An Alexandria family trapped amid violence in Haiti met Sunday with U.S. Sen. Amy Klobuchar, who helped them get out.
Rhyan Buettner-Desmaret and her Haitian-born husband, Peterson Desmaret, and their five children had been living in a Haitian hotel under armed guard amid violence that erupted after the assassination of Haitian President Jovenel Moïse in 2021.
Because the process to adopt their three oldest children was not quite finalized due to the temporary closure of Haitian courts, the U.S. did not recognize the adoption, and so they were unable to enter the U.S. as a family. The parents and their two youngest, their biological children, were free to travel to the U.S., but the Desmarets would not leave their oldest three behind.
“Everyone is trying to leave Haiti,” Buettner-Desmaret said. “It’s a war zone.”
The U.S. State Department warns U.S. citizens not to travel to Haiti right now “due to kidnapping, crime, and civil unrest,” further urging U.S. citizens already there to “depart Haiti now in light of the current security and health situation and infrastructure challenges.”
Buettner-Desmaret said she had been working with Klobuchar’s office for more than a year searching for a way to bring their entire family into the U.S. They were in Haiti because Buettner-Desmaret founded and runs a family aid nonprofit called Middle Ground . The focus is on restoring starving children to health and helping them stay with their Haitian families.
The solution Klobuchar’s office found was to declare the three oldest children refugees, and allowing them to stay in the U.S. for up to two years. That time limit won’t affect their family, Buettner-Desmaret said, because the court handling their case has resumed some functioning, and she hopes to return as soon as the country stabilizes to complete the last step in the adoption. That means their children will become U.S. citizens.
The process is the same used by Ukrainian refugees to come to the U.S., Buettner-Desmaret said.
“We had to show our children’s lives were in danger if they remained in Haiti and they very much were,” she said.
To leave Haiti, the family traveled by armed guard one day to the U.S. Embassy, and were able to process paperwork there without incident. The day they left the country, they traveled to the airport, again with armed escorts. Buettner-Desmaret had been watching reports of violence along that route and was prepared to fly to the airport by helicopter if necessary. She was well aware of the risks. One of the country’s many kidnapping victims included her clinic’s pediatrician, who was held for six weeks and beaten until her family paid ransom, she said.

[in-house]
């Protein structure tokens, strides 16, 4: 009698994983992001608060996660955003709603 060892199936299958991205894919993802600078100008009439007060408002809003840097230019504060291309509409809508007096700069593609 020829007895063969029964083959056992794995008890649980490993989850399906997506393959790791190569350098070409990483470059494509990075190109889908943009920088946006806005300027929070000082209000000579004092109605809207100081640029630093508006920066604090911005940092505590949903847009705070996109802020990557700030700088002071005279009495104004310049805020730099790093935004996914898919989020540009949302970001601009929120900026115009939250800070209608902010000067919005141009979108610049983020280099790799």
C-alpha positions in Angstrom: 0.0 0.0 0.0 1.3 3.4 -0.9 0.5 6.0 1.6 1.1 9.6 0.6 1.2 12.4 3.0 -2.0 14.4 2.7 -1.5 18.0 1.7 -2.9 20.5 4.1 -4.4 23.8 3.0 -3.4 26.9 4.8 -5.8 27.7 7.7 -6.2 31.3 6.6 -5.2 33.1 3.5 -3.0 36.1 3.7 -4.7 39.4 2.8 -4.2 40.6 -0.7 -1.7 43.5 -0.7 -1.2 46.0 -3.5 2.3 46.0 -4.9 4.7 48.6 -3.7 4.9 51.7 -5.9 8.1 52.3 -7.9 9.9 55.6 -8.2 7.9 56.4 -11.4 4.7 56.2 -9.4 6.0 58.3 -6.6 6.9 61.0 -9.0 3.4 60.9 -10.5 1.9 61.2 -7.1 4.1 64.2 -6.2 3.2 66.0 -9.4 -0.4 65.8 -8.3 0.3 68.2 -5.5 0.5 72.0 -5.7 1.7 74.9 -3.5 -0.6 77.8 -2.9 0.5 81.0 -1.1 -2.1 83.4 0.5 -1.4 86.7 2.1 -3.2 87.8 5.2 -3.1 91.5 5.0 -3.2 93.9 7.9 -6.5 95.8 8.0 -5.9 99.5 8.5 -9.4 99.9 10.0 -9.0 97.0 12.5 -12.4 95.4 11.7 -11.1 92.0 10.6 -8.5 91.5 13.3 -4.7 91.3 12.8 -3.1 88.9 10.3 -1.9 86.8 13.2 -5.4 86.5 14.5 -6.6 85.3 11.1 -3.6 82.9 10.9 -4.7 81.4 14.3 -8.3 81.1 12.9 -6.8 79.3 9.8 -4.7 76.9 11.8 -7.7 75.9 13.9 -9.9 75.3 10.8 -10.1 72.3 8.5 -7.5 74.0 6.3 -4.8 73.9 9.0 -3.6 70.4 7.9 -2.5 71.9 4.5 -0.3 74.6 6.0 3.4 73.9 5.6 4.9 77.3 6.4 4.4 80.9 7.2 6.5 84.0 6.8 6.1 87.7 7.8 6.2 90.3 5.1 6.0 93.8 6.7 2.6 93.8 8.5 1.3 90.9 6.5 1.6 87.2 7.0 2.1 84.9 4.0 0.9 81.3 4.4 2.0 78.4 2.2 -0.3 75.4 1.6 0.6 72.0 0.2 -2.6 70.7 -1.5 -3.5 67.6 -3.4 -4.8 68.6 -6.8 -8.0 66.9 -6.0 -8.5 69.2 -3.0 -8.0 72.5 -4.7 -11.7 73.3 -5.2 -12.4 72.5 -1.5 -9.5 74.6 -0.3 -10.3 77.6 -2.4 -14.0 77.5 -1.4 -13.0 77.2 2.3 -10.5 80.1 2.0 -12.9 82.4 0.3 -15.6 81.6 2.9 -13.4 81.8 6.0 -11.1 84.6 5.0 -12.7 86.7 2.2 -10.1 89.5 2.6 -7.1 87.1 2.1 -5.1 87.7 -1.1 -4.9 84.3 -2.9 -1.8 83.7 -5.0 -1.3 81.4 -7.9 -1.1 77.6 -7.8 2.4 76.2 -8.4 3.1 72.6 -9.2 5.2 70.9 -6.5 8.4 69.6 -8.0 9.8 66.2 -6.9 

Until they left the country, the children had not been able to leave the hotel compound for five months. In the hotel, they heard constant gunfire, she said.
The children have gotten their first taste of a Minnesota winter. They left Haiti in November, when the temperature was 88 degrees. It snowed their first night in Alexandria, and they awoke to a winter wonderland. The kids have been skiing and building snowmen.
“I always had it in my mind that I wanted my kids to experience snow,” Buettner-Desmaret said.
The Desmaret children have started public school in Alexandria, where their mother was struck by how plentiful food is for all children. It’s a marked contrast from Haiti, where they have seen starvation first hand.
Haitian supply chains are so disrupted that grocery store shelves are empty, she said. Middle Ground has had to temporarily close its in-patient program for starving children because it has been unable to obtain supplies, although it has been able to continue some of its other programs, she said.
Middle Ground is now being run by Haitian nationals, although Buettner-Desmaret continues to serve as executive director. She said she will be planning some fundraising activities for the nonprofit in the Alexandria area.
And though her family escaped, others remain in similar situations, she said.
“I’ve got friends whose husbands are still stuck in Haiti,” she said.
After meeting with Klobuchar, she said she sensed that the senator has a special interest in Haiti. The U.S. government recently announced a new path for immigration for those in Haiti, as well as for those in Cuba, Nicaragua and Venezuela, something that Buettner-Desmaret called “a great step.”
“To me it was an encouragement that they’re acknowledging that Haiti is in crisis and something needs to be done,” she said.